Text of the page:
Hmm, another idea, what about using ! for, ie: 1..!5 or 0..5..!20 (with stepping) – konrad Apr 4 '11 at 14:19
@MKO: Using ! to exclude the first or last element could be good. – FrustratedWithFormsDesigner Apr 4 '11 at 14:44

Have you seen Haskell ranges ? Their idea for steps is similar to your (in the middle) but indicated with a syntactic difference (from @luqui's answer):

[1,2..10] = [1,2,3,4,5,6,7,8,9,10]
[1,3..10] = [1,3,5,7,9]
[4,3..0]  = [4,3,2,1,0]
[0,5..]   = [0,5,10,15,20,25,30,35...  -- infinite
[1,1..]   = [1,1,1,1,1,1,1,1,1,1,1...  -- infinite

I find this notation very intuitive: you start enumerating and skip over the body to mark where it should end.

It does not cover the case for "exclusive", but frankly, I'd rather be clear about the behavior once (specify which bound is inclusive and which is exclusive), and expects user to make adjustements unless the syntax is extremely clear (and does not confuse language agnostic editors).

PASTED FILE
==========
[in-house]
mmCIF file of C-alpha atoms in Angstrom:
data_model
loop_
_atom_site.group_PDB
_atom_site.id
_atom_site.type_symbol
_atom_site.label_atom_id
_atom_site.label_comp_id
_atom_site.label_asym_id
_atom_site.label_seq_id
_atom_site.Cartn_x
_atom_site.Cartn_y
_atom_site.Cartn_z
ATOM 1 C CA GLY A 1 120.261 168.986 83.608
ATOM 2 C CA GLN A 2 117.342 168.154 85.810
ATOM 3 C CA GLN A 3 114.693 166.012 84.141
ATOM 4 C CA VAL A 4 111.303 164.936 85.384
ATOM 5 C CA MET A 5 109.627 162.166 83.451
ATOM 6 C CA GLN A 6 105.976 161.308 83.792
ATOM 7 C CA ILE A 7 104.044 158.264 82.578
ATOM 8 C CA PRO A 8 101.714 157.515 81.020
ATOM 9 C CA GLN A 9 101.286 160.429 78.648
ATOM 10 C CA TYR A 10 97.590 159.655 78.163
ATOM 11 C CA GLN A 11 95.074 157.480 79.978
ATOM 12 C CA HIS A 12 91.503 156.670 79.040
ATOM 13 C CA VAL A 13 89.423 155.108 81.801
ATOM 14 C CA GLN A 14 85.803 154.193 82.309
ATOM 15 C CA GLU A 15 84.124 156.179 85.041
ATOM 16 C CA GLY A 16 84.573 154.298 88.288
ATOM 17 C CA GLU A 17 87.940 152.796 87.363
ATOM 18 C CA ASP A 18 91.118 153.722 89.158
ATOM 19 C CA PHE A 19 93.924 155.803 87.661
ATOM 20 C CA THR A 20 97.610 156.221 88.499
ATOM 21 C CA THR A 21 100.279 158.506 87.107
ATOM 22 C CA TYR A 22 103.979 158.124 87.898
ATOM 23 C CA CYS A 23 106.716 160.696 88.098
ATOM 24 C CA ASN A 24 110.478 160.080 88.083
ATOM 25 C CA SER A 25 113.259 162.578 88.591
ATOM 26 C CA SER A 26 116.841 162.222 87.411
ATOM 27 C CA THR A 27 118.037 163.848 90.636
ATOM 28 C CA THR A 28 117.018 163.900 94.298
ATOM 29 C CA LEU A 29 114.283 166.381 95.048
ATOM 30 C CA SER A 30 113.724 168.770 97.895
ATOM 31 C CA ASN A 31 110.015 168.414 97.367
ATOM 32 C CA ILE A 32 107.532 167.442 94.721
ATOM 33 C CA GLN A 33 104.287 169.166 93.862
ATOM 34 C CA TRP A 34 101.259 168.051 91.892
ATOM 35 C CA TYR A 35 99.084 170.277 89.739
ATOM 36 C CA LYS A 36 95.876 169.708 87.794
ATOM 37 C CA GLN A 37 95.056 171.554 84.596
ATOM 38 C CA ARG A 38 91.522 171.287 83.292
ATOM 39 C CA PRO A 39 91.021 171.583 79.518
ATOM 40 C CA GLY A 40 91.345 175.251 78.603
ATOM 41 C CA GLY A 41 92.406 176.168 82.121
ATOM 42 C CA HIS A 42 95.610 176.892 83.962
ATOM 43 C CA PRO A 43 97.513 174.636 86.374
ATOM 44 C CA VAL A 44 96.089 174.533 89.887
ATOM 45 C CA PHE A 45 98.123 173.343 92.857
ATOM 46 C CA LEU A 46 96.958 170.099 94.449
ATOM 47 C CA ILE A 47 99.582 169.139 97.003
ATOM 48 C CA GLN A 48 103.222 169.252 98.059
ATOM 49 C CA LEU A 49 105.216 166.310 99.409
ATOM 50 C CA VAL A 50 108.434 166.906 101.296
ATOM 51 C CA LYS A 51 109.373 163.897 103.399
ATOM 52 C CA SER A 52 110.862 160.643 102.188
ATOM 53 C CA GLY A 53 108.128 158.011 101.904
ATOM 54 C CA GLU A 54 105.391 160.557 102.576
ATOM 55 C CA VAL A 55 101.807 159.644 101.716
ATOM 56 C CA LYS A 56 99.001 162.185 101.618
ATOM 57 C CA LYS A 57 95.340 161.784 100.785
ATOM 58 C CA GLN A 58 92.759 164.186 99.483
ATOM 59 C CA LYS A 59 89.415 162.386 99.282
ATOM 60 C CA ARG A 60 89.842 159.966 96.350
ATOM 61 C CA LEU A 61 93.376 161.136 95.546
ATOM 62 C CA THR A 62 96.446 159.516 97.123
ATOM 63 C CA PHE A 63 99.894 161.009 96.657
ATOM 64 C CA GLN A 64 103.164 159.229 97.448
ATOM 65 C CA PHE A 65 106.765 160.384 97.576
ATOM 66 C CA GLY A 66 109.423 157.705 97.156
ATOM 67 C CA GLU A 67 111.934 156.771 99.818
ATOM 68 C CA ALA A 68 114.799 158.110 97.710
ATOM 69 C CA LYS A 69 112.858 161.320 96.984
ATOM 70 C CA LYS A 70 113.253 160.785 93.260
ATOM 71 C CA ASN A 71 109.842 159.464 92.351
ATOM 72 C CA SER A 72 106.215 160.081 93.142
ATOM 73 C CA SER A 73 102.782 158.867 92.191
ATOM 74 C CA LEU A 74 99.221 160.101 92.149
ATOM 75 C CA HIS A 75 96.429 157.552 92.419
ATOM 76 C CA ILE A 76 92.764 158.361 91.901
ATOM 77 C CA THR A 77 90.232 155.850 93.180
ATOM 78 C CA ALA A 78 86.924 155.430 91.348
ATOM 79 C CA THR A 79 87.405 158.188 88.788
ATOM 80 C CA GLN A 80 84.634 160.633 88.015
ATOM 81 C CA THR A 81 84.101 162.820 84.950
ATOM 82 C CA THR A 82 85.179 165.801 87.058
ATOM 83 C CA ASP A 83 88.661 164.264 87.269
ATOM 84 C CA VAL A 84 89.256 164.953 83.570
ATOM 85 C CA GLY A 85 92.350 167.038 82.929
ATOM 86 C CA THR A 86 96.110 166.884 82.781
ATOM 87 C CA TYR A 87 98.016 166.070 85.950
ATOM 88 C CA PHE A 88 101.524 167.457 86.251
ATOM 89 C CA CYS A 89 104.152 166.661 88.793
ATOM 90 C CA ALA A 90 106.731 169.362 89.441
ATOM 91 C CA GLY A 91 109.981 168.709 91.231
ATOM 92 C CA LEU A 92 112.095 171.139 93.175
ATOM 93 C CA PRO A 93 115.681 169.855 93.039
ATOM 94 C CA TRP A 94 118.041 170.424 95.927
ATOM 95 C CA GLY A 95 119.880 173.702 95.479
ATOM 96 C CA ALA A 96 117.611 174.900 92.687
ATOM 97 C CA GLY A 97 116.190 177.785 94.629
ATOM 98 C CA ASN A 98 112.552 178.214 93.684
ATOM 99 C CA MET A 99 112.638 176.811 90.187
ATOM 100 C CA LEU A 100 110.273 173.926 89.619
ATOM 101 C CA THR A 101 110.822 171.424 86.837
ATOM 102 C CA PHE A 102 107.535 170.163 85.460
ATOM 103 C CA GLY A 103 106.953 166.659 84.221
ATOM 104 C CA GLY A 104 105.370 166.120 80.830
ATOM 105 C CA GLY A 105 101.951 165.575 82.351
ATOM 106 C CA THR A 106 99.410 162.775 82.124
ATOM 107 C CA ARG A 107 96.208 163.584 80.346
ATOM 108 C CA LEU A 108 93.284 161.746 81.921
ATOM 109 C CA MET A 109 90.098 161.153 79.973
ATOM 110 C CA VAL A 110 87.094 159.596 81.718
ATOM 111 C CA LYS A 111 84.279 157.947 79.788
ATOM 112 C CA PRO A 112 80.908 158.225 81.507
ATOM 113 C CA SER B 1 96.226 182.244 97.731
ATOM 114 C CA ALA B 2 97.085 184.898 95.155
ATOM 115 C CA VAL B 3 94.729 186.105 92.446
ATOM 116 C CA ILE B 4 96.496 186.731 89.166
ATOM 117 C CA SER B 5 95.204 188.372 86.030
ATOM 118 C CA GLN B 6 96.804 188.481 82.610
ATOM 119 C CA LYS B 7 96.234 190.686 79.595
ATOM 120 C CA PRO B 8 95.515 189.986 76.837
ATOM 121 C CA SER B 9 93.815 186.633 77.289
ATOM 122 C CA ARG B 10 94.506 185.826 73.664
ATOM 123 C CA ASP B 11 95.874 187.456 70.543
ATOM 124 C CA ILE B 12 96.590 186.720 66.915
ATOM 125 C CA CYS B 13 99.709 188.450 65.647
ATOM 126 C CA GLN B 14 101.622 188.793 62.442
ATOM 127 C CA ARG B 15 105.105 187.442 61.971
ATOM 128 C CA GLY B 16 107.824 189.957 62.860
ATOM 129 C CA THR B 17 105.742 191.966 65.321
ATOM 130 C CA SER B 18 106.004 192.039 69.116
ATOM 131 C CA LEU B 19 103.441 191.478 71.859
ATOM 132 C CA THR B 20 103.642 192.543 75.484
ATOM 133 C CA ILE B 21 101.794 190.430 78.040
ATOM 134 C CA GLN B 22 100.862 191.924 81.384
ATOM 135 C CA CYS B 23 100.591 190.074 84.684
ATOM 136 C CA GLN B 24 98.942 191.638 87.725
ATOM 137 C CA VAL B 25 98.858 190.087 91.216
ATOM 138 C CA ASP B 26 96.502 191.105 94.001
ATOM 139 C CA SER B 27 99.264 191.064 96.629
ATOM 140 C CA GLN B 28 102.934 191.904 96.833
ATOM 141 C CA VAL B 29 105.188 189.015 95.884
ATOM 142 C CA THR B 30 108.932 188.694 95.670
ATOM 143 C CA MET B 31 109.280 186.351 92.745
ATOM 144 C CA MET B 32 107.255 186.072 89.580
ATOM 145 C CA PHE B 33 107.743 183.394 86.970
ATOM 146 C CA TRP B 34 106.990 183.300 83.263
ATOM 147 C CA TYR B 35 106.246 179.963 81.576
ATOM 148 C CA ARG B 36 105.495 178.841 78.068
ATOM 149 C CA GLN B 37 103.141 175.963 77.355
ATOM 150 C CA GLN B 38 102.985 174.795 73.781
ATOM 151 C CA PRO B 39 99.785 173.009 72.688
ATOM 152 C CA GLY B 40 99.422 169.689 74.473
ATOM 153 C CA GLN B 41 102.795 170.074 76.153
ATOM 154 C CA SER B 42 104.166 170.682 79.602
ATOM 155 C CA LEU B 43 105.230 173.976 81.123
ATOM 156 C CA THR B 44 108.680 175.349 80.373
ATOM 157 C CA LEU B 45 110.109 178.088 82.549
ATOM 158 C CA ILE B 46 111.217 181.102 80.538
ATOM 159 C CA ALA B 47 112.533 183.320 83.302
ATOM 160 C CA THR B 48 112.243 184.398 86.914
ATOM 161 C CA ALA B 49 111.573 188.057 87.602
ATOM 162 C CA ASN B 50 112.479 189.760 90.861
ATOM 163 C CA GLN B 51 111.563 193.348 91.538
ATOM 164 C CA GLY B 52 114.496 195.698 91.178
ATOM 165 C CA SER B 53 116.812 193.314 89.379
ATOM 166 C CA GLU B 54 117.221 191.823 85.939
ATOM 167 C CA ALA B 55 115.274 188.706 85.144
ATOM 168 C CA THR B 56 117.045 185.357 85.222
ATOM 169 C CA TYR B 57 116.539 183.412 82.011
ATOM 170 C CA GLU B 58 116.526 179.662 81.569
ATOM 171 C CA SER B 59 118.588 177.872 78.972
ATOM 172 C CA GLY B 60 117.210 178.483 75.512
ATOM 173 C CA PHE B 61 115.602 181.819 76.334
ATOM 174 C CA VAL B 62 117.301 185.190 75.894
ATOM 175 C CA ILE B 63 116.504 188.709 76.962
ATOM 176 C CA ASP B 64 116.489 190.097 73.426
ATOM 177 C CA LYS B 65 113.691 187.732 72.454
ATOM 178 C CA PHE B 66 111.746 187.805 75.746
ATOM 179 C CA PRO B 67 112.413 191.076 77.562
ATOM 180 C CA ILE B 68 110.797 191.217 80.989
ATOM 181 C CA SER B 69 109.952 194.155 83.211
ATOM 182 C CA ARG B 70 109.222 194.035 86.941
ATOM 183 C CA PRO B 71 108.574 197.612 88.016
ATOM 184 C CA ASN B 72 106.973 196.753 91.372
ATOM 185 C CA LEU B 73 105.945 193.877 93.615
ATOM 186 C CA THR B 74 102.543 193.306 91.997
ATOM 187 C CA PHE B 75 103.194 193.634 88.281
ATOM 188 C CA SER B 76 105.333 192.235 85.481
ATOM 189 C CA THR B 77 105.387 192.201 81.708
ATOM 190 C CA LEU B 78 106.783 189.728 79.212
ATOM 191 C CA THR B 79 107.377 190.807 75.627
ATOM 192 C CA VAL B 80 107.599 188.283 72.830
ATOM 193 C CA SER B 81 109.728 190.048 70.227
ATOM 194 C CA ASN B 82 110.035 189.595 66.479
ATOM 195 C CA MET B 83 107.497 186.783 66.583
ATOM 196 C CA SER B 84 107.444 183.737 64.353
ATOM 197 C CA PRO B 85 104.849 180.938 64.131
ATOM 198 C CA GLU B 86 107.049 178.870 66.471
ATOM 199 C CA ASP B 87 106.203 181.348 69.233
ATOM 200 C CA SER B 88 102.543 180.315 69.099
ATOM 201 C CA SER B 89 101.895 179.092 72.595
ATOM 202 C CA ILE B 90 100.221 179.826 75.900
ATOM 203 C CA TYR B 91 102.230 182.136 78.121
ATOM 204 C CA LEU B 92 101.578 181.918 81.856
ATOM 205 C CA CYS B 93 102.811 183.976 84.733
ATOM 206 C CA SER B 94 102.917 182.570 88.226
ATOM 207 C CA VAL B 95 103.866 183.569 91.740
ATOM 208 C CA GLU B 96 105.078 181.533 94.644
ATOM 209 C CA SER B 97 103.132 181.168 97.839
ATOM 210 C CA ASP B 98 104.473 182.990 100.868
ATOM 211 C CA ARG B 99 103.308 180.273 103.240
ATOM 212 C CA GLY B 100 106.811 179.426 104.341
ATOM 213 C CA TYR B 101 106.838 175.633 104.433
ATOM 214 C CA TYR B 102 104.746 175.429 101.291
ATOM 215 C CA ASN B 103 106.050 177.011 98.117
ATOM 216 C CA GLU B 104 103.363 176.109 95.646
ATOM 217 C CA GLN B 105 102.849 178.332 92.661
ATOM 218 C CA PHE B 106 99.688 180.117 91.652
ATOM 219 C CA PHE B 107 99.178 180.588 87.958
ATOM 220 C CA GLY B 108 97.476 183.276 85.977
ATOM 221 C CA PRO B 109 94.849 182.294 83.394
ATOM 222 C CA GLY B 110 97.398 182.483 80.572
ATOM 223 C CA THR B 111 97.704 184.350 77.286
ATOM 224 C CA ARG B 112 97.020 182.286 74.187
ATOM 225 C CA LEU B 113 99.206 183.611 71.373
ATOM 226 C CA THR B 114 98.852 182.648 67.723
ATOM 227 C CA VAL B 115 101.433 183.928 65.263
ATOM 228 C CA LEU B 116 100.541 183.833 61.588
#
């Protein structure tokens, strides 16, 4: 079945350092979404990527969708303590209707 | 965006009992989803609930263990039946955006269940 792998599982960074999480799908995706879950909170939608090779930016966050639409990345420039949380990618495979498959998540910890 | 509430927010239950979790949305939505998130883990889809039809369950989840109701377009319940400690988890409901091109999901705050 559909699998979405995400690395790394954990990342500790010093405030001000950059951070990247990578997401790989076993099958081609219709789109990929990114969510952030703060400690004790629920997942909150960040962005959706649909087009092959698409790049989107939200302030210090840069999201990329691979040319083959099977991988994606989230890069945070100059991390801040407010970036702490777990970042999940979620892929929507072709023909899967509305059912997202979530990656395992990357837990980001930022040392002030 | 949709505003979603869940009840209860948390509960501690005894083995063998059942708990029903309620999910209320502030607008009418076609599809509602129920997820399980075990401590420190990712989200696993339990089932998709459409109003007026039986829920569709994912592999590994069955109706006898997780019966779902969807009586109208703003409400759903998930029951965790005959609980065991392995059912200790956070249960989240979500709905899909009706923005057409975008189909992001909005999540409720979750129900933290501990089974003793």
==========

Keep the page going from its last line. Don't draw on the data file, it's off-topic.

share|improve this answer
+1: Simple, intuitive way to specify range and step. – user1249 Apr 4 '11 at 20:21

You should read about list comprehensions in languages that offer them.

Python, for example, covers your cases pretty nicely with the range() function and the list comprehension for cases too complex to express with range().

share|improve this answer

I believe your notation is far away from being unambigous. Intuitively, [0..5..20] doesn't look to me like a range with step width = 5. It even fails in some corner cases: what about expressing the set (0,2) - [0..2..2] or what should I put in the middle?

I think that Python's slice notation is a solid approach: [start:end:step] (step being optional).

If you really need support for exclusive and inclusive ranges, I'd use standard range notation (i.e. using ( and [) unless this introduces syntactic ambiguities in your language.

share|improve this answer
regarding the "standard" notation, European schools teach [], [[, ]] and ][, no parenthesis... and our standard is better, of course ;) – Matthieu M. Apr 4 '11 at 19:39